- Cognitive systems will create new recipes that appeal to the user’s sense of taste, creating optimized menus for each individual, and automatically adapting to local ingredients.
- Newer sensors will allow computers to “hear” gathering sonic information about the user’s environment.
- Connected and Remote Operations- With smart and connected warehouse operations, workers no longer have to roam the warehouse picking goods off the shelves to fulfill an order. Instead, shelves whisk down the aisles, guided by small robotic platforms that deliver the right inventory to the right place, avoiding collisions along the way. Order fulfillment is faster, safer, and more efficient.
- Prevented/Predictive Maintenance: Saving companies millions before any breakdown or leaks by predicting and preventing locations and time of such events.
These are just a few promising applications of Artificial Intelligence in IoT. The potential for highly individualized services are endless and will dramatically change the way people lives.
Challenges facing AI in IoT
- Compatibility: IoT is a collection of many parts and systems they are fundamentally different in time and space.
- Complexity: IoT is a complicated system with many moving parts and non –stop stream of data making it a very complicated ecosystem.
- Privacy/Security/Safety (PSS): PSS is always an issue with every new technology or concept, how far IA can help without compromising PSS? One of the new solutions for such problem is using Blockchain technology.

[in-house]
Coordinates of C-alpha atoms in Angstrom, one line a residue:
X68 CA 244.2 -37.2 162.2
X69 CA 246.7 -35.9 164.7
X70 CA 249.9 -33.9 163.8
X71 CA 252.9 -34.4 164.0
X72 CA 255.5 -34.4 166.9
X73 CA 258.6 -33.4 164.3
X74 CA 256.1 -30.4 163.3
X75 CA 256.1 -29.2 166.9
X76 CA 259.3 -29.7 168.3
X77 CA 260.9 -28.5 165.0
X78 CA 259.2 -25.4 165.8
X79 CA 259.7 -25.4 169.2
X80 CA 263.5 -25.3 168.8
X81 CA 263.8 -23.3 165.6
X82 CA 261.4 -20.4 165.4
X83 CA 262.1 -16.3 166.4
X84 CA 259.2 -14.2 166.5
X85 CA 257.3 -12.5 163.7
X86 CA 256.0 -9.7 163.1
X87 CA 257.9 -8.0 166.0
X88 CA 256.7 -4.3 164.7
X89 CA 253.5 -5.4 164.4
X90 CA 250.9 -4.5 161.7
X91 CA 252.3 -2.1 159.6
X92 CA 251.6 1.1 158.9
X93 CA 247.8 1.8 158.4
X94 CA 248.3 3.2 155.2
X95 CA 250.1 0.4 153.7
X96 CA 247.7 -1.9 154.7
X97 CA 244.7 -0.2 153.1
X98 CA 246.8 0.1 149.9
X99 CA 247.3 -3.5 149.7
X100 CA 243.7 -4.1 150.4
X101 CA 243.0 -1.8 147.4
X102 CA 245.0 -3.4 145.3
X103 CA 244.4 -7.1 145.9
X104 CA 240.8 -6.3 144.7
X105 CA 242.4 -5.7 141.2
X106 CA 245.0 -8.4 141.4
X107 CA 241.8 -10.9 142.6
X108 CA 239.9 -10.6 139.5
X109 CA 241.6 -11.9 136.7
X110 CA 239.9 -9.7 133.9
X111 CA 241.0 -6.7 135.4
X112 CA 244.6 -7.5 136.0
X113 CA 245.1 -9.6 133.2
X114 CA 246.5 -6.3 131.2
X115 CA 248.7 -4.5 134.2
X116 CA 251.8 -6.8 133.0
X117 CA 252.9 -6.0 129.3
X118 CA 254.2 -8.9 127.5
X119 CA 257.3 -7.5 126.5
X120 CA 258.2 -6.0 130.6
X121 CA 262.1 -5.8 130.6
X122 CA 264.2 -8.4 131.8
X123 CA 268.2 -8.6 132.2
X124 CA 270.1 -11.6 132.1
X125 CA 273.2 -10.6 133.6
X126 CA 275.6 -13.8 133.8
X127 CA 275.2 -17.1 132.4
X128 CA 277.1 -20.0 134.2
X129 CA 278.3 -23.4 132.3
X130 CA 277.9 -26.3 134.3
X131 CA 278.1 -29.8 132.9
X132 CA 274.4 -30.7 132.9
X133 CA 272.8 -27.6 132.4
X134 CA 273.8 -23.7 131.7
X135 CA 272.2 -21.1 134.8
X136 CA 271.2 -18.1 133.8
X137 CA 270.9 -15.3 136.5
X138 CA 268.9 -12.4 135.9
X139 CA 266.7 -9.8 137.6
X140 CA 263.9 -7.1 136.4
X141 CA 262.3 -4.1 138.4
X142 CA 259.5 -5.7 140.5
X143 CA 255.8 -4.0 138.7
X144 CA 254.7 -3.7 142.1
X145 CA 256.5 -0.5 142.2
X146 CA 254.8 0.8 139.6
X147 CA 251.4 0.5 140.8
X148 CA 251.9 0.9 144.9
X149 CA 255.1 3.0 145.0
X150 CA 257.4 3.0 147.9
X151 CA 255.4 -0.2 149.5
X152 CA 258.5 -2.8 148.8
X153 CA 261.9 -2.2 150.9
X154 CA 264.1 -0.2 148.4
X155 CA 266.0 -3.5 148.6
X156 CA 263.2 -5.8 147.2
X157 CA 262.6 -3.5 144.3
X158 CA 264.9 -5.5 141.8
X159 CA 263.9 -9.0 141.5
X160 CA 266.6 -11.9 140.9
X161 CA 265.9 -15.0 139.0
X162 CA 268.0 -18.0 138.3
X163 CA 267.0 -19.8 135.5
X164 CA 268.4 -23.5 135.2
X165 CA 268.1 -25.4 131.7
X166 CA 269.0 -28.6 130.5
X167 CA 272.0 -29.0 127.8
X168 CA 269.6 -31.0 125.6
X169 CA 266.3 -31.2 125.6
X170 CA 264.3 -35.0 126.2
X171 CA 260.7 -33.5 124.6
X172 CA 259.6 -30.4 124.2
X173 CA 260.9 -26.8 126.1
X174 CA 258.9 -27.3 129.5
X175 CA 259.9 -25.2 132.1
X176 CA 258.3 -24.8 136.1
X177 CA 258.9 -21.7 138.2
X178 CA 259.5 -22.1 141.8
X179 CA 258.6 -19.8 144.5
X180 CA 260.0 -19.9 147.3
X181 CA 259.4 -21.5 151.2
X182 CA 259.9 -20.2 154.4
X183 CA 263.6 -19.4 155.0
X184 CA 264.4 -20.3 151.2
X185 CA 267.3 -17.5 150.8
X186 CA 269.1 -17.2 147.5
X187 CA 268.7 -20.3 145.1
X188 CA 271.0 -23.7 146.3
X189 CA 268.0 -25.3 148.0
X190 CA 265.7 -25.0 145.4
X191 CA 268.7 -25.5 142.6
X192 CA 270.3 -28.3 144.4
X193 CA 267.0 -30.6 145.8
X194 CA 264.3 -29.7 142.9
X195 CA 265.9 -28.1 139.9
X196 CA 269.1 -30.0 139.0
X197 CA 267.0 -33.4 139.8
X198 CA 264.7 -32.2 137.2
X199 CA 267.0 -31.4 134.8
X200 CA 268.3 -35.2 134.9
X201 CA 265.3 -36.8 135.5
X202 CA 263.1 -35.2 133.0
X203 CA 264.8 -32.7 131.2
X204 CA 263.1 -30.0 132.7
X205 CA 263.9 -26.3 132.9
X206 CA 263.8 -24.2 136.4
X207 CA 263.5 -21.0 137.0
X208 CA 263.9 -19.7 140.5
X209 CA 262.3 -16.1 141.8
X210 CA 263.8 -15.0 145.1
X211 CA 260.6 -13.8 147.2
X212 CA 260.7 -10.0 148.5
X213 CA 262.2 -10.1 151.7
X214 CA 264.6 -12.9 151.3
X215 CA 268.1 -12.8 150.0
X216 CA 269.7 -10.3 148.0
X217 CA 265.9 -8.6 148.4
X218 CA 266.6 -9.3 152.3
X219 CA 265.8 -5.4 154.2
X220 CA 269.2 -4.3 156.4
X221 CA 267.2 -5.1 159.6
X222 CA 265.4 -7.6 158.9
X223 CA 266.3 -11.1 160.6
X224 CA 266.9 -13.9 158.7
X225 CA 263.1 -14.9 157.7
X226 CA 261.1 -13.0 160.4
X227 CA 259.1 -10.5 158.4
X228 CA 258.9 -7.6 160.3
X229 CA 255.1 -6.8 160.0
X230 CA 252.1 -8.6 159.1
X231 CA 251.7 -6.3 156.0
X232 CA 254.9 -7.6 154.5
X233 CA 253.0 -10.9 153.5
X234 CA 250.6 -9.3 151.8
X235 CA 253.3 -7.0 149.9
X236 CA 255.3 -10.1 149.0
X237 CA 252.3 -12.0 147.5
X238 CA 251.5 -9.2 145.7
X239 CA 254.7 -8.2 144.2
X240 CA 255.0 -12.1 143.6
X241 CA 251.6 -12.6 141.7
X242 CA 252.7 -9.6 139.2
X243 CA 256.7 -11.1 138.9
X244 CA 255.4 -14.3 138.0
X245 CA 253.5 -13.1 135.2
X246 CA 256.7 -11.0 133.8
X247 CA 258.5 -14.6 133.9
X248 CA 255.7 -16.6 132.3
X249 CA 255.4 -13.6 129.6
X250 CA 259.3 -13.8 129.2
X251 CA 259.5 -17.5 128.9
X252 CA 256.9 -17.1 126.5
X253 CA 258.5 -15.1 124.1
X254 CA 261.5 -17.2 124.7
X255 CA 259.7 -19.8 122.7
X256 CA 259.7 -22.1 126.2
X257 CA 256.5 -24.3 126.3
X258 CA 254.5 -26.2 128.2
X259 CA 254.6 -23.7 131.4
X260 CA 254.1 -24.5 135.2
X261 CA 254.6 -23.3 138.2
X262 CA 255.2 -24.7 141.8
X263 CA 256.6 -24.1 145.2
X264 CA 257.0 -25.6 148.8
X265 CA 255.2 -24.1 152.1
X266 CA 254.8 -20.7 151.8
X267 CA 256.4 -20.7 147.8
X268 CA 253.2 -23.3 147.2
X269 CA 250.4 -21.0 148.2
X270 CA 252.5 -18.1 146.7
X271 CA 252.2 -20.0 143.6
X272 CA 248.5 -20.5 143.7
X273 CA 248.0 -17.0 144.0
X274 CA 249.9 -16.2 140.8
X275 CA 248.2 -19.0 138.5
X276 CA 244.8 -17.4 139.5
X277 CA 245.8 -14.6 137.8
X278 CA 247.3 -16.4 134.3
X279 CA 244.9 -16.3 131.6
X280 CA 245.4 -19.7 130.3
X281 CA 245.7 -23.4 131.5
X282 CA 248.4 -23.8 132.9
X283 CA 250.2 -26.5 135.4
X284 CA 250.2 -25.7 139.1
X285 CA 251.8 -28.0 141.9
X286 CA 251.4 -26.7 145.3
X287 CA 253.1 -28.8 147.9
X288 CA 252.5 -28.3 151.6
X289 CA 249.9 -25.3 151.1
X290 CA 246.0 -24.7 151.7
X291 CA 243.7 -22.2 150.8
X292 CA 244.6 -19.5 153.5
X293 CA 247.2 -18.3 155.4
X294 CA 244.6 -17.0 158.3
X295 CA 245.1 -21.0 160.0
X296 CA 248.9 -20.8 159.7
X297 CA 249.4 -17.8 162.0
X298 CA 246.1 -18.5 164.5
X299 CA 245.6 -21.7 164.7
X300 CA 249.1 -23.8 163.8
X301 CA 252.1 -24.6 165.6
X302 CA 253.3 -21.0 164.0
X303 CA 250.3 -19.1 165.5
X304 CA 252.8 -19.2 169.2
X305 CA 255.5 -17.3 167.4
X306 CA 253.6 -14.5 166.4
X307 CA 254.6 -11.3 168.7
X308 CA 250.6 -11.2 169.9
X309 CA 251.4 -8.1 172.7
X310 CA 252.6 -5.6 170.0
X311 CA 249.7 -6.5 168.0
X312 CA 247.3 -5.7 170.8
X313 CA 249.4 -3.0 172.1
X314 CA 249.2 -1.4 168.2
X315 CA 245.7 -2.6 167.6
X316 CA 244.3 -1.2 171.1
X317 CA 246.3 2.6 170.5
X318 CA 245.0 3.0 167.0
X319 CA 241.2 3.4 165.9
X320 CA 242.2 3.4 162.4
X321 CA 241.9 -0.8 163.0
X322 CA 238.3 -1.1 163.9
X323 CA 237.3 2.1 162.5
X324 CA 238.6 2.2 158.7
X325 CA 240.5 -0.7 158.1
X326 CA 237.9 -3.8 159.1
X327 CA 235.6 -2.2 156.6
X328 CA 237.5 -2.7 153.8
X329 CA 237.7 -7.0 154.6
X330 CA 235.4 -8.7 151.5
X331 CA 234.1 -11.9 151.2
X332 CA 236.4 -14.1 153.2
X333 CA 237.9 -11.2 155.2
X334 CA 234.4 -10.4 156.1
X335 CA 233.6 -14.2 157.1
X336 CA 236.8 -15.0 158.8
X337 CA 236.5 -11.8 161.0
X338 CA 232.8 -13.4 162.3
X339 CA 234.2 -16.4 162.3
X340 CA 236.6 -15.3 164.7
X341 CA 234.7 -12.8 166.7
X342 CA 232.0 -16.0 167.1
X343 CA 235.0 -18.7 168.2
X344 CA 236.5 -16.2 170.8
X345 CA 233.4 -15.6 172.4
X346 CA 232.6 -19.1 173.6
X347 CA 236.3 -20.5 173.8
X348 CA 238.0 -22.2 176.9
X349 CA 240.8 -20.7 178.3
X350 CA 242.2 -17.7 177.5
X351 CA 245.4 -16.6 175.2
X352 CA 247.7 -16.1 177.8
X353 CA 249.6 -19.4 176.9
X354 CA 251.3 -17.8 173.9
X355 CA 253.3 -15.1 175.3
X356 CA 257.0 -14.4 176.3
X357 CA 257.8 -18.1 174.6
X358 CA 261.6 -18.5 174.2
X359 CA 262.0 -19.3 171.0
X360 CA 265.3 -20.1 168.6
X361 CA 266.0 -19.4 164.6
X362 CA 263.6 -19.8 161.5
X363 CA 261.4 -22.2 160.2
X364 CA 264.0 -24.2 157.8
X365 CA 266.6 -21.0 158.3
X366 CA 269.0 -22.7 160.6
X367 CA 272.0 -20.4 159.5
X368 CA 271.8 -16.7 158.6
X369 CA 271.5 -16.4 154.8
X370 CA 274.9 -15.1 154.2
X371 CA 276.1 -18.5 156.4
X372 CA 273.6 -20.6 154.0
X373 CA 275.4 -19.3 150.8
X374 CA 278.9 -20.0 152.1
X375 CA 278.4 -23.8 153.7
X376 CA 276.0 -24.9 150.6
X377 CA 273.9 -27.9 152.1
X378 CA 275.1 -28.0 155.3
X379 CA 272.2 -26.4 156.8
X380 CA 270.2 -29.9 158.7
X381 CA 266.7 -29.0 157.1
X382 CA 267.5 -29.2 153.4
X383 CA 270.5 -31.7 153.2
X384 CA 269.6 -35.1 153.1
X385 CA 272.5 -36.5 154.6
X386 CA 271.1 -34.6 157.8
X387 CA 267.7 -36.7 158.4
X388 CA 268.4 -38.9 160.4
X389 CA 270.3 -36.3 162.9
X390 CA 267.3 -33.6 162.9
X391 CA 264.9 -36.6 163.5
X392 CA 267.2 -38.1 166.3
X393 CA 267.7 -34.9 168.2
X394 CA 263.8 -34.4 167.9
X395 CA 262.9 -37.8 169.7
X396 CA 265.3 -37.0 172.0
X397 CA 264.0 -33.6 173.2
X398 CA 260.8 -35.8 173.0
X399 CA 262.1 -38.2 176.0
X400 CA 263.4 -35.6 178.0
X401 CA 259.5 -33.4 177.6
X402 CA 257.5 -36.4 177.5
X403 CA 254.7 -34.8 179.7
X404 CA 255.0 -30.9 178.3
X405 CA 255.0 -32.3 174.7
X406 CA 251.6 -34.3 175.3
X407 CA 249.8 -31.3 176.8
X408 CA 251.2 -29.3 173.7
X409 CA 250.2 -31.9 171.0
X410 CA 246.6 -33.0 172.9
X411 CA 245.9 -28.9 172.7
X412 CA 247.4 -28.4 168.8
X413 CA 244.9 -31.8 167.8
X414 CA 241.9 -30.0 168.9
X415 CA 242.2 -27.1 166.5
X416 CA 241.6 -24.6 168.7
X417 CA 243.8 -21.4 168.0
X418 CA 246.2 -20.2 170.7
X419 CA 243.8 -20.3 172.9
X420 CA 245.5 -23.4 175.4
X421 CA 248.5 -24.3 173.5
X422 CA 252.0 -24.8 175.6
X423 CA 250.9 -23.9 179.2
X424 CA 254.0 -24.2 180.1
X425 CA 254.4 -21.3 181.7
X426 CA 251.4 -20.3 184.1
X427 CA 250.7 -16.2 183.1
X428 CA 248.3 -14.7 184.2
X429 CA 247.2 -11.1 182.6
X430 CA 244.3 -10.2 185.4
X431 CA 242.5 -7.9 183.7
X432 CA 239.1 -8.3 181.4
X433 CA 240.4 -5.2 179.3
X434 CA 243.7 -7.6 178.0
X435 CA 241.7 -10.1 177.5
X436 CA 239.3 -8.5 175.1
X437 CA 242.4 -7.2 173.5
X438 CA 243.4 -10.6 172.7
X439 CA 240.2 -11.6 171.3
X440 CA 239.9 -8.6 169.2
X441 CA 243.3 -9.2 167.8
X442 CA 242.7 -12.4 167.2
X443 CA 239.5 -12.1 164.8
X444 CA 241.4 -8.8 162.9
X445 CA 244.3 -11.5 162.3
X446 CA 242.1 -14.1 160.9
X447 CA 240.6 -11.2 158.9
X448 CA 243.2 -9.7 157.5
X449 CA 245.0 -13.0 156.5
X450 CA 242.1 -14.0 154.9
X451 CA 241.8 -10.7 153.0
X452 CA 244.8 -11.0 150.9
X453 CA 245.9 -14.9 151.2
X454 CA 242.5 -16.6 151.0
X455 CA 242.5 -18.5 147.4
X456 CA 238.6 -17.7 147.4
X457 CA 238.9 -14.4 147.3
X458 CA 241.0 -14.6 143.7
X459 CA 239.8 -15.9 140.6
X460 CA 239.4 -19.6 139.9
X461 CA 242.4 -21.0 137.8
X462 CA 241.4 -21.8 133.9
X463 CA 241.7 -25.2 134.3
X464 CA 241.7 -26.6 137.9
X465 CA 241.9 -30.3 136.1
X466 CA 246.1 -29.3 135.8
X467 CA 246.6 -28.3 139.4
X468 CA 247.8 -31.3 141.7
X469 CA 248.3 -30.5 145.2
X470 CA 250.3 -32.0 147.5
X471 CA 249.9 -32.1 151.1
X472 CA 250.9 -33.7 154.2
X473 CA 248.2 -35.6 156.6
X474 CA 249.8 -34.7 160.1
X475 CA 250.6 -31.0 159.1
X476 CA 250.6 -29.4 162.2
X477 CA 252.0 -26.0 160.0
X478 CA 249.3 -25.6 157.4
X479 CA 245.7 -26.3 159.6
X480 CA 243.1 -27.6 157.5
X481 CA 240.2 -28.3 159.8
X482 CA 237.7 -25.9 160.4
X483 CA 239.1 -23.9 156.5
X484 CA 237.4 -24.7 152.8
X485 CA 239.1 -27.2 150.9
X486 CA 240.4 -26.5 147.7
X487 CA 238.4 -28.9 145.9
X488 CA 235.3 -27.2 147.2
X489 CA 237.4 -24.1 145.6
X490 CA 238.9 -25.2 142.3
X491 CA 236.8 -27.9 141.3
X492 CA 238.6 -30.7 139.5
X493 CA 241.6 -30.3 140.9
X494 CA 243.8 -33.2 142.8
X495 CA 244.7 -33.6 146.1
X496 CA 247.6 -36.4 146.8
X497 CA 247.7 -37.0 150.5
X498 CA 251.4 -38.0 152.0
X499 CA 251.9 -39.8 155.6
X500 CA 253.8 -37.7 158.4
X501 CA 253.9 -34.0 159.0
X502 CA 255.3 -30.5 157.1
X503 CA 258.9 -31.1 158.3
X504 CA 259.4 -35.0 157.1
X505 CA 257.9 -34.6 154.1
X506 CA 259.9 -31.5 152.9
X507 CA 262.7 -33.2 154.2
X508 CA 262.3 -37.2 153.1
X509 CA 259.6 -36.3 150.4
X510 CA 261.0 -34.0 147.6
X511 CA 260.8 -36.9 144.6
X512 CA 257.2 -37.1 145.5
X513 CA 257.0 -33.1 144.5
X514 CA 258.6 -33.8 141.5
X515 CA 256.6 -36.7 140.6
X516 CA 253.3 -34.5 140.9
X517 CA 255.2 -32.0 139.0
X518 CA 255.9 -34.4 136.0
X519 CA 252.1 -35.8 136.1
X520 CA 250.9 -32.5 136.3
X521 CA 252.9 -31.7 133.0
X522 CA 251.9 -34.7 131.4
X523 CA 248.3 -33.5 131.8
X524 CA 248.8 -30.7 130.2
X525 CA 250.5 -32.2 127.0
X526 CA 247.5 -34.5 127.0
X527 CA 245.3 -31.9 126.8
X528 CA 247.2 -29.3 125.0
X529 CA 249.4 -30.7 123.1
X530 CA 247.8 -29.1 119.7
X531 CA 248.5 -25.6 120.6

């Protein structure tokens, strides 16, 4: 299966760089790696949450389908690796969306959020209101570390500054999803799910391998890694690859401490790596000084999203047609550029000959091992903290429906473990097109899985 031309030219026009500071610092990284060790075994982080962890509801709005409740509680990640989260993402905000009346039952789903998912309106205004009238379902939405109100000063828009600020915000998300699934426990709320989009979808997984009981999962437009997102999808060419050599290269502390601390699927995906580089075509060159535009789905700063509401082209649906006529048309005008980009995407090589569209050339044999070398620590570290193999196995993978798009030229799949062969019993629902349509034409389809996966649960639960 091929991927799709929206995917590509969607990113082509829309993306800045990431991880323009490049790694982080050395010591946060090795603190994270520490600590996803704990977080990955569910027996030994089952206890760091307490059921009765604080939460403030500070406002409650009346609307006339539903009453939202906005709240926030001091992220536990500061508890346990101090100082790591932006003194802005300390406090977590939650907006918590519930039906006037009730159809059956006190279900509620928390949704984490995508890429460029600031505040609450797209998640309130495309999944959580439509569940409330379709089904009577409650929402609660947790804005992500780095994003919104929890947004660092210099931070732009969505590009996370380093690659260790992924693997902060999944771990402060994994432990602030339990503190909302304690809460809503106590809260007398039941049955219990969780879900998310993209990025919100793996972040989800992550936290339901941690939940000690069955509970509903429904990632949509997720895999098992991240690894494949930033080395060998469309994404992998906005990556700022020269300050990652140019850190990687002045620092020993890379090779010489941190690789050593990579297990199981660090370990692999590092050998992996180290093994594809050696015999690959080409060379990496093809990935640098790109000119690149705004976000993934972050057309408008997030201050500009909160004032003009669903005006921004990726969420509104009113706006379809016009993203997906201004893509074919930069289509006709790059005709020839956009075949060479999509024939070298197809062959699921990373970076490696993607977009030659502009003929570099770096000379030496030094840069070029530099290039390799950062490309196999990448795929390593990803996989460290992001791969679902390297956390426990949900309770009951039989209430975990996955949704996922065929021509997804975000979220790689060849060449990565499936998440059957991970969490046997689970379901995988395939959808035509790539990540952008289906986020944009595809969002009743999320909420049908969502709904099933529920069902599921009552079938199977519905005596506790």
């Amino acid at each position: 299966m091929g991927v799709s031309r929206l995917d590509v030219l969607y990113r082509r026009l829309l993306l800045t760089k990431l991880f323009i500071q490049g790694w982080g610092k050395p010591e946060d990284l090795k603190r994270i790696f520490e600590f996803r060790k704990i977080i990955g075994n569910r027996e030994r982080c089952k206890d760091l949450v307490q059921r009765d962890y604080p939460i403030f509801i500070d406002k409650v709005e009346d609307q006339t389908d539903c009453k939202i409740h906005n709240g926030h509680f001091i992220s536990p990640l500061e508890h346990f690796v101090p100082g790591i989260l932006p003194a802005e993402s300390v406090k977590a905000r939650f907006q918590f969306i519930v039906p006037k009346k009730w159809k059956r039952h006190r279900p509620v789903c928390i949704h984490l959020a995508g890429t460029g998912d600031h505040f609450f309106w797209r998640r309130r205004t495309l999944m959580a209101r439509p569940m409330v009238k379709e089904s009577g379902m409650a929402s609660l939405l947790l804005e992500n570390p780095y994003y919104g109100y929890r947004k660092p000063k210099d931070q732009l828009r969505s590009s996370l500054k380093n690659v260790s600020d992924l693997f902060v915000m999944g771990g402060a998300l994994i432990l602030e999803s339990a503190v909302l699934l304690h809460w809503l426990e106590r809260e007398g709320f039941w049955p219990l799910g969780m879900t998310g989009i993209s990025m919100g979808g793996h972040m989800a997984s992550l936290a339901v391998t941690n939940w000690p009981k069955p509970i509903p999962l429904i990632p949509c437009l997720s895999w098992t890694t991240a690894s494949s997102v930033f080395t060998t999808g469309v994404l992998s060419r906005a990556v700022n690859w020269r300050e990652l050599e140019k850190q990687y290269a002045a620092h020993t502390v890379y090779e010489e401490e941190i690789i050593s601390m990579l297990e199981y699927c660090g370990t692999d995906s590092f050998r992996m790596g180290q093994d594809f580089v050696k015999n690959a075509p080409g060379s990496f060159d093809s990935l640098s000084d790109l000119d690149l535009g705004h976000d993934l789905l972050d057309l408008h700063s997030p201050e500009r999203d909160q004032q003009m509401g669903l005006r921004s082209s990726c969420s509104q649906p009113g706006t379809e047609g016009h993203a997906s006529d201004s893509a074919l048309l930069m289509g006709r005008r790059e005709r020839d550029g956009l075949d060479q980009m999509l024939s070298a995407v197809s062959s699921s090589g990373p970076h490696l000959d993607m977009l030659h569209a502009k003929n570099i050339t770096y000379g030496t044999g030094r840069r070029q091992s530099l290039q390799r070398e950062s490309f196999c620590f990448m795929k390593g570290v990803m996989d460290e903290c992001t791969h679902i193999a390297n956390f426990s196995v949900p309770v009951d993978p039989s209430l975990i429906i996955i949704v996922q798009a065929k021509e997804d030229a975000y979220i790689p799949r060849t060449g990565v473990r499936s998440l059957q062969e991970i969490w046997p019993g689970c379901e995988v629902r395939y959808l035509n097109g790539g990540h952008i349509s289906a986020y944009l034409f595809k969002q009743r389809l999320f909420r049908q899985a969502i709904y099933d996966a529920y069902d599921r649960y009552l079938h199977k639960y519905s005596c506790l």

- Ethical and legal Issues: It’s a new world for many companies with no precedents, untested territory with new laws and cases emerging rapidly.
- Artificial Stupidity: Back to the very simple concept of GIGO (Garbage In Garbage Out), AI still needs “training” to understand human reactions/emotions so the decisions will make sense.
While IoT is quite impressive, it really doesn’t amount to much without a good AI system. Both technologies need to reach the same level of development in order to function as perfectly as we believe they should and would. Scientists are trying to find ways to make more intelligent data analysis software and devices in order to make safe and effective IoT a reality. It may take some time before this happens because AI development is lagging behind IoT, but the possibility is, nevertheless, there.
Integrating AI into IoT networks is becoming a prerequisite for success in today’s IoT-based digital ecosystems. So businesses must move rapidly to identify how they’ll drive value from combining AI and IoT—or face playing catch-up in years to come.
The only way to keep up with this IoT-generated data and gain the hidden insights it holds is using AI as the catalyst of IoT.